Implementing C-Extensions for GMI

This section describes how to program C-Extensions for the GMI VM.

C-Extensions for GMI

With C-Extensions for GMI, you can address specific needs on iOS platforms, that are not available by default in the Genero language. For example, implement functions to interface with mobile specific hardware like sensors, card readers, scanners, bluetooth, etc.

The runtime system virtual machine build in the GMI for iOS platforms can be extended with the C-Extension technology. The basics to implement C-Extensions are the same for iOS as for UNIX®/Windows® platforms, but there are some differences, explained in this section.

The main difference is that user libraries cannot be loaded dynamically on iOS and thus require a re-link of the GMI binary with the user-defined C-Extension library.

Writing C-Extension sources for GMI

C-Extension source files can be organized in several .c or .m files, but the final library name must be userextension.

For a first test, we recommend that you group all your C-Extension functions in a single source file called userextension.m.

In the Objective C source file, add the following lines, to include typical iOS header files:
#include <Foundation/Foundation.h>
#include <UIKit/UIKit.h>
The Genero runtime system header file must be included as well:
#include "f2c/fglExt.h"
The C-Extension functions must be registered as usual, in a UsrFunction array, defining the number of input and output parameters:
UsrFunction usrFunctions[]={
  {"get_user_info",get_user_info,1,1},
  ...
  {NULL,NULL,0,0}
};

Using iOS C-Extensions in your program

The application code needs to be compiled on the development platform before it is deployed on the iOS device or simulator, by using the C-Extension library build for the development platform.

In your Genero program, import the C-Extension module with IMPORT userextension. You can also omit this IMPORT instruction, because the runtime system tries to find and load the userextension library by default. Note also that C-Extension functions have a global scope, so you can omit the prefix of the function name with the lib/module name:
IMPORT userextension
MAIN
   DEFINE info STRING
   LET info = get_user_info()
   ...
END MAIN

Compiler behavior regarding IMPORT userextension usage:

  • With IMPORT userextension: The compiler can check references to functions defined in the extension. The programmer can qualify a function-name as userextension.function-name. But in this case, the userextension.so shared library must exist on the development platform.
  • Without IMPORT userextension: The compiler can not check references to those functions. The compiler does not load the userextension module implicitly. C-Extension function names can not be qualified. In this case, the userextension.so library is not required for compilation, but it will be needed if the final program is linked, or if you want to execute/test the application in client/server development mode.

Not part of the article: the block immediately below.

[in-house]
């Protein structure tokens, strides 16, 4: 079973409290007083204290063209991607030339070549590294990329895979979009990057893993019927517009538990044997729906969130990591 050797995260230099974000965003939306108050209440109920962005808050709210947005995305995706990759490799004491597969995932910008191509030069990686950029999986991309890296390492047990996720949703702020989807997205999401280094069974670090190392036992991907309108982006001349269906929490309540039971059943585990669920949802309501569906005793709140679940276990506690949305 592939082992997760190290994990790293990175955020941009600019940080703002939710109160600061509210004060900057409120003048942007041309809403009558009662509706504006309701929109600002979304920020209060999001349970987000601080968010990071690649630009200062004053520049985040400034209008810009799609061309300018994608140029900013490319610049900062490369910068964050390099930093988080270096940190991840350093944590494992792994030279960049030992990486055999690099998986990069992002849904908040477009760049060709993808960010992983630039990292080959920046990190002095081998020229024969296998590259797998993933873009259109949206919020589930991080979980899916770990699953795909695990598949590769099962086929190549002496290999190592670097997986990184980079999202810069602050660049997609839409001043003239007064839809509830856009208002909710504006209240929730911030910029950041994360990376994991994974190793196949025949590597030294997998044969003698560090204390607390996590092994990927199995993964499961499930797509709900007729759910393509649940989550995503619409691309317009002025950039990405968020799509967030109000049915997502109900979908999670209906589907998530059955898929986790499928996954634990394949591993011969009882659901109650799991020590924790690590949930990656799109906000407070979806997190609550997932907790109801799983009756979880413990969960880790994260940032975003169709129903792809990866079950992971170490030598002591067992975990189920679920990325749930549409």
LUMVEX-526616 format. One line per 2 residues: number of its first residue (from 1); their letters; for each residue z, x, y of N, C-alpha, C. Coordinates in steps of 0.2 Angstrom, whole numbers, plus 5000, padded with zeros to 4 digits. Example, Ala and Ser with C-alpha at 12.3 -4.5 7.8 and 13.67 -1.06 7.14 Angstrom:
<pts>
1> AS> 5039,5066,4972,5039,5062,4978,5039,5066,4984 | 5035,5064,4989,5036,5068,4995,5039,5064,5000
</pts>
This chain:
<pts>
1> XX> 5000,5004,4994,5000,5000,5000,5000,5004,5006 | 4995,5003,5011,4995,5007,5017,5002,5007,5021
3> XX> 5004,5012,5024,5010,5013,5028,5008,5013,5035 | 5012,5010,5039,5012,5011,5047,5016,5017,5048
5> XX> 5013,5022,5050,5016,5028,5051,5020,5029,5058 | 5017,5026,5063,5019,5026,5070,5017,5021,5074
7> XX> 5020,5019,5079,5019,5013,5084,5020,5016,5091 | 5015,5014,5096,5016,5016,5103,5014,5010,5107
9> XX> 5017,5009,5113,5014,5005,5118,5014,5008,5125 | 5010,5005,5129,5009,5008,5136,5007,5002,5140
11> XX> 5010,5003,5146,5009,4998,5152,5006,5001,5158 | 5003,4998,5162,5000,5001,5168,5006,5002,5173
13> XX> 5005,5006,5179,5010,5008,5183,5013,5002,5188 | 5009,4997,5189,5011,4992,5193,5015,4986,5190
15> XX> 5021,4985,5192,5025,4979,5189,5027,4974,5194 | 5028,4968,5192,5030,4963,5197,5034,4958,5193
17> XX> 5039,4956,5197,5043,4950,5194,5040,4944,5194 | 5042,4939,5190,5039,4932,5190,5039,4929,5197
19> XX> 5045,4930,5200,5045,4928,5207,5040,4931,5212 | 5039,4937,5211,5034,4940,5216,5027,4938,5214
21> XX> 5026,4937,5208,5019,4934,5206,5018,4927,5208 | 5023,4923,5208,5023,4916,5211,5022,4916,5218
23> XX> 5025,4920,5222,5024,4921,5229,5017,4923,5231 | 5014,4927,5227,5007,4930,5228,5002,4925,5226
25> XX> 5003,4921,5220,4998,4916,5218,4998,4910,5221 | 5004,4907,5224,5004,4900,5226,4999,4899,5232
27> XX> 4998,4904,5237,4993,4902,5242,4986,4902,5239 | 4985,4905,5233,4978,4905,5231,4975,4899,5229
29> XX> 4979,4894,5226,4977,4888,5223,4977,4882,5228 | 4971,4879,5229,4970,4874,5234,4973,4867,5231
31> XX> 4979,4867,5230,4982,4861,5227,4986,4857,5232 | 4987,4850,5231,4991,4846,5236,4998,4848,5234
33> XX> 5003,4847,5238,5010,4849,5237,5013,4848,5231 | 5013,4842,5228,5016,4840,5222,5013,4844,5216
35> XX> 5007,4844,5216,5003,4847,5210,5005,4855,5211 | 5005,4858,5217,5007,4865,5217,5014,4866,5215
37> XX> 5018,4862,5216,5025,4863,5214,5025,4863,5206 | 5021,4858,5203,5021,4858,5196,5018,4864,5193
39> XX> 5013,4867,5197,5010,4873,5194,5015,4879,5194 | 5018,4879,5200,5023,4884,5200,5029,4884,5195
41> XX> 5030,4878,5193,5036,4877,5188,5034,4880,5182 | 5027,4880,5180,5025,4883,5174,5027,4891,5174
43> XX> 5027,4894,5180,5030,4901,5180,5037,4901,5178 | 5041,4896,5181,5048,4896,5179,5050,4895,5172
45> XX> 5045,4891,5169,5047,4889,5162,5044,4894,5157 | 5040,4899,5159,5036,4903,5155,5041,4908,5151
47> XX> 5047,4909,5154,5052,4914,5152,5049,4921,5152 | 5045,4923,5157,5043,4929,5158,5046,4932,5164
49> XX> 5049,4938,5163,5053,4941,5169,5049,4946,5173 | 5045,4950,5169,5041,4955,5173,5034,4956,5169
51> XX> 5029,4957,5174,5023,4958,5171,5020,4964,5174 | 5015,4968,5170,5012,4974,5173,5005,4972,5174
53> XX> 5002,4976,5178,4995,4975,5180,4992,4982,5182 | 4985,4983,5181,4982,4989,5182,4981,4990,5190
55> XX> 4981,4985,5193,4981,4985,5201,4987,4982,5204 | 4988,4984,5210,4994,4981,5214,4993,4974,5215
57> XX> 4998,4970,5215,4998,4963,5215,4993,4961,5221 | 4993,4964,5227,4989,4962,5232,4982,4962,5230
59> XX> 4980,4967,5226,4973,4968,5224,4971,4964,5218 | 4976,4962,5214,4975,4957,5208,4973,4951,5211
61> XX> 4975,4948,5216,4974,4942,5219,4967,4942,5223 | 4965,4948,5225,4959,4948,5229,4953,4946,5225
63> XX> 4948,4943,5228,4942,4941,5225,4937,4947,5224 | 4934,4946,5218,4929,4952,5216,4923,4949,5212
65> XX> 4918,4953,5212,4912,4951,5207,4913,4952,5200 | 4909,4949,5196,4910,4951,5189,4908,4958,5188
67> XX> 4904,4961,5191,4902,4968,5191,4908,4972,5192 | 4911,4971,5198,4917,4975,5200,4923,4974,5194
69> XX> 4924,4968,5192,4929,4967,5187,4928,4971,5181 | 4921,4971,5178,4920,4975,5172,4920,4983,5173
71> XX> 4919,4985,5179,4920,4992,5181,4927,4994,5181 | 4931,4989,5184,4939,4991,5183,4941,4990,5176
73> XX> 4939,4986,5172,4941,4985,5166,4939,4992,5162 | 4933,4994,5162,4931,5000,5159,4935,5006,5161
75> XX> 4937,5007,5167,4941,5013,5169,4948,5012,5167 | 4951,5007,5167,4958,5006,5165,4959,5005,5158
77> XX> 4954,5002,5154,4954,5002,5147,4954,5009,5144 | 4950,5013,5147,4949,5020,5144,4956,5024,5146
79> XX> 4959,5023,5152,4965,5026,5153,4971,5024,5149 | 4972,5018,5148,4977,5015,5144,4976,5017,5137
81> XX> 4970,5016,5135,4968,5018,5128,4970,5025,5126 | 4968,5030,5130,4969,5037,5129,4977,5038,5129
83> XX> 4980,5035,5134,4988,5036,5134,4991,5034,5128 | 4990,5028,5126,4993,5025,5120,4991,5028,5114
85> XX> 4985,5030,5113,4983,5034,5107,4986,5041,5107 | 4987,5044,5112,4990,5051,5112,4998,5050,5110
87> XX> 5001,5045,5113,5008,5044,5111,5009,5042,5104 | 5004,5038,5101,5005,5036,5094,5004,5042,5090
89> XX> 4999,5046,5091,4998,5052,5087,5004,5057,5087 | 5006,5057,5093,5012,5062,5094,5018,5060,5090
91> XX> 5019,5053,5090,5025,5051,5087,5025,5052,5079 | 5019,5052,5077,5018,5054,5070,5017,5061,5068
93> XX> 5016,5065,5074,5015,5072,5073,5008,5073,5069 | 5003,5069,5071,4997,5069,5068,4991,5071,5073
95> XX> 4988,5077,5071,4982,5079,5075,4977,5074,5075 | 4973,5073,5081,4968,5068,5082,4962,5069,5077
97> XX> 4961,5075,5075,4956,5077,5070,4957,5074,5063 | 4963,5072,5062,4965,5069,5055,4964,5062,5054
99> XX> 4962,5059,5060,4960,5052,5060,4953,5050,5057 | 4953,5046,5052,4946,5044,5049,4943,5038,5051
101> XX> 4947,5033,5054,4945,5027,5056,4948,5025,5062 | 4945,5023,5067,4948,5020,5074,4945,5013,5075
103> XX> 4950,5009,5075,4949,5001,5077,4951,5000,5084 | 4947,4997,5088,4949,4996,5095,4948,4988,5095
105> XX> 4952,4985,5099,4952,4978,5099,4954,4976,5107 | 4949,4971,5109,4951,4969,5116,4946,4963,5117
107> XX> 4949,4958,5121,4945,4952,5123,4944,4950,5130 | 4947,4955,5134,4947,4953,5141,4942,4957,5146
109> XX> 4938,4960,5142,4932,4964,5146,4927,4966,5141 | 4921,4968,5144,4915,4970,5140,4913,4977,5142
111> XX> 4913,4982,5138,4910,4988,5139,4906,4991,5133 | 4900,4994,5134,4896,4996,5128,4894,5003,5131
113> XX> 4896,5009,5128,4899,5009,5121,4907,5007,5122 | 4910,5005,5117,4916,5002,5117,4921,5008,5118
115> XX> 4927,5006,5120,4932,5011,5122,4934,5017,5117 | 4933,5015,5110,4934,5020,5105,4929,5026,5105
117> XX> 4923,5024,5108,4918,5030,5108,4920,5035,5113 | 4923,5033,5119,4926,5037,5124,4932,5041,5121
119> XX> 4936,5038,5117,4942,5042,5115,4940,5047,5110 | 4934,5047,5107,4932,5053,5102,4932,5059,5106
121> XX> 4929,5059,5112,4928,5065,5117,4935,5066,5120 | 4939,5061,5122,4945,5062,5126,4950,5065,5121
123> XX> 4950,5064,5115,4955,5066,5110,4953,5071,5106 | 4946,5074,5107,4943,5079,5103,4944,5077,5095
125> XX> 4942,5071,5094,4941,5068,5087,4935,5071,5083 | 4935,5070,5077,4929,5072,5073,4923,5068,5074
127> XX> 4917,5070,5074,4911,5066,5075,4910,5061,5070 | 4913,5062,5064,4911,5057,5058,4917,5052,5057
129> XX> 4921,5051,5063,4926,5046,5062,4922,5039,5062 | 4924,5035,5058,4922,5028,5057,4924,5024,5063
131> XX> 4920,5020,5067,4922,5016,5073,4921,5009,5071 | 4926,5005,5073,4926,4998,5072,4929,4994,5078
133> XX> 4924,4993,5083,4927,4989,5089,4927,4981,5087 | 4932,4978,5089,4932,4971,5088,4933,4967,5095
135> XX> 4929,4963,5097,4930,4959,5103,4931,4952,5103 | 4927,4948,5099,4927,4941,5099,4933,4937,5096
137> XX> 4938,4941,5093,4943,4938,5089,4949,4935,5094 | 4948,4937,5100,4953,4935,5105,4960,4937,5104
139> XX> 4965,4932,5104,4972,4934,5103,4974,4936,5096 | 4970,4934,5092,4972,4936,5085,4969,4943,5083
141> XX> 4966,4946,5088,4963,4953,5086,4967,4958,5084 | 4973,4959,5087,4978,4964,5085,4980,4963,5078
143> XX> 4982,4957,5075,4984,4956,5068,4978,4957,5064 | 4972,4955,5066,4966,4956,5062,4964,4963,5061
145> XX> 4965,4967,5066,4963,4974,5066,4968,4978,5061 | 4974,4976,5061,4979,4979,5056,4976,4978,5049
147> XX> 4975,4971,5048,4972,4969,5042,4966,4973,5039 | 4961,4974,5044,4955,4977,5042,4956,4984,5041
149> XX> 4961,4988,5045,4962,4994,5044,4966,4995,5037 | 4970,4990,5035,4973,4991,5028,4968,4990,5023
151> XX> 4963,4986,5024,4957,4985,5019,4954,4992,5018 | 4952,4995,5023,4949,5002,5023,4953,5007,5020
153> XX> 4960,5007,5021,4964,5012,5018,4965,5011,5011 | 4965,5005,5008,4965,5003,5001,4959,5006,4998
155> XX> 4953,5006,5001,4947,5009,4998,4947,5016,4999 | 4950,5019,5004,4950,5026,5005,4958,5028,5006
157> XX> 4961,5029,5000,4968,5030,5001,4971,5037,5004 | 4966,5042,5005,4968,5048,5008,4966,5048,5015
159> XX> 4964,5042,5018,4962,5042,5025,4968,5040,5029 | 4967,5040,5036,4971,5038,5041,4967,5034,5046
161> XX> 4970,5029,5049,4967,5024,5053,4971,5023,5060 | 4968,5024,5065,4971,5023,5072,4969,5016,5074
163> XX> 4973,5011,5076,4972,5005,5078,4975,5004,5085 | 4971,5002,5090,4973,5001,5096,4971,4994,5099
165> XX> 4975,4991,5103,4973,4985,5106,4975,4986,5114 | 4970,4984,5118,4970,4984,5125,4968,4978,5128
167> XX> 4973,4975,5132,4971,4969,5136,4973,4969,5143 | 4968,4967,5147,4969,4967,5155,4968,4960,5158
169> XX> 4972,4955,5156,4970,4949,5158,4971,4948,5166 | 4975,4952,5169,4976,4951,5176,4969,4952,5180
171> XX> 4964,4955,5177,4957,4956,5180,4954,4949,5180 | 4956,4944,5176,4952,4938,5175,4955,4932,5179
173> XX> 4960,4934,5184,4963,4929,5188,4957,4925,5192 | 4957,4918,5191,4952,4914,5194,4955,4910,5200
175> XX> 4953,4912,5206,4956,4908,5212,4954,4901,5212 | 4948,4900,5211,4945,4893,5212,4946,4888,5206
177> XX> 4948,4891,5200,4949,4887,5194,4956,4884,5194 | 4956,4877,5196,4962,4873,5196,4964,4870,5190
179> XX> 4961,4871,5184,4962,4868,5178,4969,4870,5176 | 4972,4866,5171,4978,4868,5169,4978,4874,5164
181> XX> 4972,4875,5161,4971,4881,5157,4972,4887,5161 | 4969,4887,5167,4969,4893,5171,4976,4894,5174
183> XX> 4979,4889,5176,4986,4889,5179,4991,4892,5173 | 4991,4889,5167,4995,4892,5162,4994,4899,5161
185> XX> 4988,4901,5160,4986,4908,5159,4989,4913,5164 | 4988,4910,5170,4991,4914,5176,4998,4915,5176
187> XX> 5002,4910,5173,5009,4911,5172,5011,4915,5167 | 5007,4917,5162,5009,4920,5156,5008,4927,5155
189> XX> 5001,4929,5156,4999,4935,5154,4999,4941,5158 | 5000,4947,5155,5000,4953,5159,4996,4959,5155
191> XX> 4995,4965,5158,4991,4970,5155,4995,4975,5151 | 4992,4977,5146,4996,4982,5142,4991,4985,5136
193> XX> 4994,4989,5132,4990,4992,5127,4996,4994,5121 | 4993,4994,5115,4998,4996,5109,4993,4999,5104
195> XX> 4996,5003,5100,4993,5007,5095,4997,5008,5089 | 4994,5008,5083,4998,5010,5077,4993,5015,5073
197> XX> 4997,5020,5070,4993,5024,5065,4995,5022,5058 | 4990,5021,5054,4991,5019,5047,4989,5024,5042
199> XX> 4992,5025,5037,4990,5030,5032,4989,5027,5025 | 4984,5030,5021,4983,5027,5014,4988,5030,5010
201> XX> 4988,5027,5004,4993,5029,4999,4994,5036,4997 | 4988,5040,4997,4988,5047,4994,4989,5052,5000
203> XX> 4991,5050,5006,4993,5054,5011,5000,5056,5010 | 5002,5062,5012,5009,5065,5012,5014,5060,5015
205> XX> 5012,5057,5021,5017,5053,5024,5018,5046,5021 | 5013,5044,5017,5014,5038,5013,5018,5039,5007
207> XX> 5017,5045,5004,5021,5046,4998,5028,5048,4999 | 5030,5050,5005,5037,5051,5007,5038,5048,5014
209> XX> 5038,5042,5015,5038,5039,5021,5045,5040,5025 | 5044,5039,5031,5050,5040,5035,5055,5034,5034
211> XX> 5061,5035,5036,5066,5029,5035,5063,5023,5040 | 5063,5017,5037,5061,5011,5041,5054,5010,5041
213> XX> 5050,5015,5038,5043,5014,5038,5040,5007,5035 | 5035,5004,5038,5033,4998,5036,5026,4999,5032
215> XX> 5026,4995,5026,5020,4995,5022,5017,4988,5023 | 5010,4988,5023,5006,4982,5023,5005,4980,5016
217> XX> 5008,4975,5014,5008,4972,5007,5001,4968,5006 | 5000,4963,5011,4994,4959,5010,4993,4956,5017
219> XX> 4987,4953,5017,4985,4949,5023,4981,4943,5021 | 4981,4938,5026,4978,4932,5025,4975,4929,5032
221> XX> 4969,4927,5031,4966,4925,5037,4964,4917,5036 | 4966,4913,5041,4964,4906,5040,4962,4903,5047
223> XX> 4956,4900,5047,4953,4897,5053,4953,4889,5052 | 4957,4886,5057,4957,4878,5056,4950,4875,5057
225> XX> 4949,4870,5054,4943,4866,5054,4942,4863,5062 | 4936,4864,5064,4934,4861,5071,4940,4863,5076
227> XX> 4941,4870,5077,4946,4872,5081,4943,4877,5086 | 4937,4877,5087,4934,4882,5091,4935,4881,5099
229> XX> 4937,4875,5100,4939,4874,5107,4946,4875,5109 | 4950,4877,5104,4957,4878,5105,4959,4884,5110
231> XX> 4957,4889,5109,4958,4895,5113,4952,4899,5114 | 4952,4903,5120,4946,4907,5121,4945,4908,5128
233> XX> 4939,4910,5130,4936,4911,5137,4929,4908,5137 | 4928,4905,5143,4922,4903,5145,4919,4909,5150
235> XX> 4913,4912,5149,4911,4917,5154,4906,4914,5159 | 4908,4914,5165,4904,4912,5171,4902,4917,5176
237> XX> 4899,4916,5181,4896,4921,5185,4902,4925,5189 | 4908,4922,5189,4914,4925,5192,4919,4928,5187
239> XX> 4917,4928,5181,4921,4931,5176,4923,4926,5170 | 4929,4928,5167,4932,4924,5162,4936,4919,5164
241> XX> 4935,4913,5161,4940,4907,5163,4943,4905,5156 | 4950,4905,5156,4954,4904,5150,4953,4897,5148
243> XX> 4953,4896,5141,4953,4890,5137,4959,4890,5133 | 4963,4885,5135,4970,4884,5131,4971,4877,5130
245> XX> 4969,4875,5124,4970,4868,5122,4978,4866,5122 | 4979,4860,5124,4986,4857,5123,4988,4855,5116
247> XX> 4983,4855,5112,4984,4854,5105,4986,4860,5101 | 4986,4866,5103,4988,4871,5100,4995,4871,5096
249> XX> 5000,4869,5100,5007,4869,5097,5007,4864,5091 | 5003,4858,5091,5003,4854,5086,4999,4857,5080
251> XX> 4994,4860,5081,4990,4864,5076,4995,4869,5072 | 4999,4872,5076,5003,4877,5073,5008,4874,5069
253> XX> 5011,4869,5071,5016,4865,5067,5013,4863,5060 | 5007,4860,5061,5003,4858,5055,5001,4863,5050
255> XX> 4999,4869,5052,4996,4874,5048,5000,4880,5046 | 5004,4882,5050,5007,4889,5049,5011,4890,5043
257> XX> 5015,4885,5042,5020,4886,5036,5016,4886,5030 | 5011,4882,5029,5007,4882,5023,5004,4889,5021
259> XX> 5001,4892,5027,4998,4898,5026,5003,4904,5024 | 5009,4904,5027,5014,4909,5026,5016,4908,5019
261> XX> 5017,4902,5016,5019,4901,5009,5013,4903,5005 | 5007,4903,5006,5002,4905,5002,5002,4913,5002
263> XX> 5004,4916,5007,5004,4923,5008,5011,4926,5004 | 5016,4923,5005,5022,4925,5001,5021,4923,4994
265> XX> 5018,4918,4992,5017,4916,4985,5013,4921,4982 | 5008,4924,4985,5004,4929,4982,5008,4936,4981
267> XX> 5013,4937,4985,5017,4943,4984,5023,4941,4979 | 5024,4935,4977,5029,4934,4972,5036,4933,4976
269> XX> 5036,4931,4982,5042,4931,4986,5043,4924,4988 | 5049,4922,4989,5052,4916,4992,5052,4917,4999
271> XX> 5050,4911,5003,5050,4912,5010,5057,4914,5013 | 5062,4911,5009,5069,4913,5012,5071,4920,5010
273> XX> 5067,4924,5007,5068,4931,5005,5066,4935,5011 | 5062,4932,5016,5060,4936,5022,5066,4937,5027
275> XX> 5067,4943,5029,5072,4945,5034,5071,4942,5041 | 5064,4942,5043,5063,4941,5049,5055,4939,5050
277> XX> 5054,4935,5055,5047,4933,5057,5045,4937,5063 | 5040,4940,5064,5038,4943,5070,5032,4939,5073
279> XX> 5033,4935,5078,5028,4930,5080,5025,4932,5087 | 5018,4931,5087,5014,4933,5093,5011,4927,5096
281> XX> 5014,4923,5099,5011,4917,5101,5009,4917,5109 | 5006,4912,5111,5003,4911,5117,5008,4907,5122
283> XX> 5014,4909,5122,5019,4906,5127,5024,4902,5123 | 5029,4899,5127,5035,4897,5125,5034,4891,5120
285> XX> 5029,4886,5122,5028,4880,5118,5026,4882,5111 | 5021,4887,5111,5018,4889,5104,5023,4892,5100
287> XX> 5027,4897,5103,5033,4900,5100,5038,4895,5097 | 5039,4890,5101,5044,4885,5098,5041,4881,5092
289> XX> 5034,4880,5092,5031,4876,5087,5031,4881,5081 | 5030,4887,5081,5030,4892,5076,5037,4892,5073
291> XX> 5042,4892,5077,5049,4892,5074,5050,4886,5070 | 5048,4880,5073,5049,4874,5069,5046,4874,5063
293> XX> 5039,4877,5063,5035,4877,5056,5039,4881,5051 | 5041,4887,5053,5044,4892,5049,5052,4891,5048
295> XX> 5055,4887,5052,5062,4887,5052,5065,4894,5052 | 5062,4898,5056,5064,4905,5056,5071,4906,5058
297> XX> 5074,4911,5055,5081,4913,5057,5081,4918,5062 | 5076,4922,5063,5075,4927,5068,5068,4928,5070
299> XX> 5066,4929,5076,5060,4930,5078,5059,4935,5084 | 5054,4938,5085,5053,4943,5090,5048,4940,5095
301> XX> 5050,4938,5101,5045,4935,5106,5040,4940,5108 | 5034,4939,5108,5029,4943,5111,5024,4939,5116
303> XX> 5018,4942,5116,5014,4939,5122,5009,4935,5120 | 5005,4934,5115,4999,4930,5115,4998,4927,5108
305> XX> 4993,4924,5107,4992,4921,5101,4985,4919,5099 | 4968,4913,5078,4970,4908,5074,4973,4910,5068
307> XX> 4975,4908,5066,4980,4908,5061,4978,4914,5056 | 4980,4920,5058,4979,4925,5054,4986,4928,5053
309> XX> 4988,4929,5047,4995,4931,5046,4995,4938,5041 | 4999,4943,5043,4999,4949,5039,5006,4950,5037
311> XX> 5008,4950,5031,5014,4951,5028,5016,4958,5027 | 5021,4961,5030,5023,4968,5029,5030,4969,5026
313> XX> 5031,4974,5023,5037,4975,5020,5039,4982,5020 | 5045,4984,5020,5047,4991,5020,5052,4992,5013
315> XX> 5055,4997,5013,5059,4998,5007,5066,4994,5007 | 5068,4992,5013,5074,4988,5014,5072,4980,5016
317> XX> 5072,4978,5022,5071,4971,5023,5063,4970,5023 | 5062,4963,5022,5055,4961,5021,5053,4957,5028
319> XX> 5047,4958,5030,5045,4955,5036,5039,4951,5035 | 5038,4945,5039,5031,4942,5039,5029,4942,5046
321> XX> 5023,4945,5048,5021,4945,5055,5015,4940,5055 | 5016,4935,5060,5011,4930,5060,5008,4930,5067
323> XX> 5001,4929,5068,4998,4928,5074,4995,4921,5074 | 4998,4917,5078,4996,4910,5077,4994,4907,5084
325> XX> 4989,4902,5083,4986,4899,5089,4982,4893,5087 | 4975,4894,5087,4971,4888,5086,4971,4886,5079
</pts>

Compiling and linking with C-Extensions on the development platform

On the development machine, if you link 42r programs, or if you want the compiler to check for missing symbols (with the -r option), the userextension library must exist in the development environment.

Note:

At runtime, on the development machine, the extension library will be loaded at first extension function call. But when the application is deployed on the iOS device, the extension library will be part of the GMI/VM binary (because it is statically linked).

To create the userextension library for the development environment, you must build an Objective-C shared library.

If the C-Extension contains iOS API calls, it will not be possible to compile the extension library as is on the development machine: Write conditional pre-processor macros to hide the iOS specific code, and simulate the function behavior for the development platform:

#ifndef EMULATE_IOS
#include <Foundation/Foundation.h>
#include <UIKit/UIKit.h>
#endif
...
int get_user_info(int pc)
{
    char prop[101];
    char value[101];
    int z = (int) sizeof(prop);
    assert(pc==1);
    popvchar(prop, z);
#ifndef EMULATE_IOS
    ... here goes the iOS specific code ...
#else
    value[0] = '\0';
#endif
    pushvchar(value, (int) strlen(value));
    return 1;
}
Command line example to create a shared library with the Xcode® environment (note that we define the NOT_IOS_IMPL constant to compile the code without iOS specific API calls):
$ cc -shared -o userextension.dylib userextension.c \
-D EMULATE_IOS -I $FGLDIR/include -L $FGLDIR/lib -lfgl

Building the iOS app with C extensions

Genero iOS apps are created with the gmibuildtool command-line tool.

In order to build your iOS app with C extensions, you need to create the static library with the staticlib target of $GMIDIR/lib/Makefile-gmi and then pass the static library to the linker with the --extension-libs option of gmibuildtool.

For more details, see Building iOS apps with Genero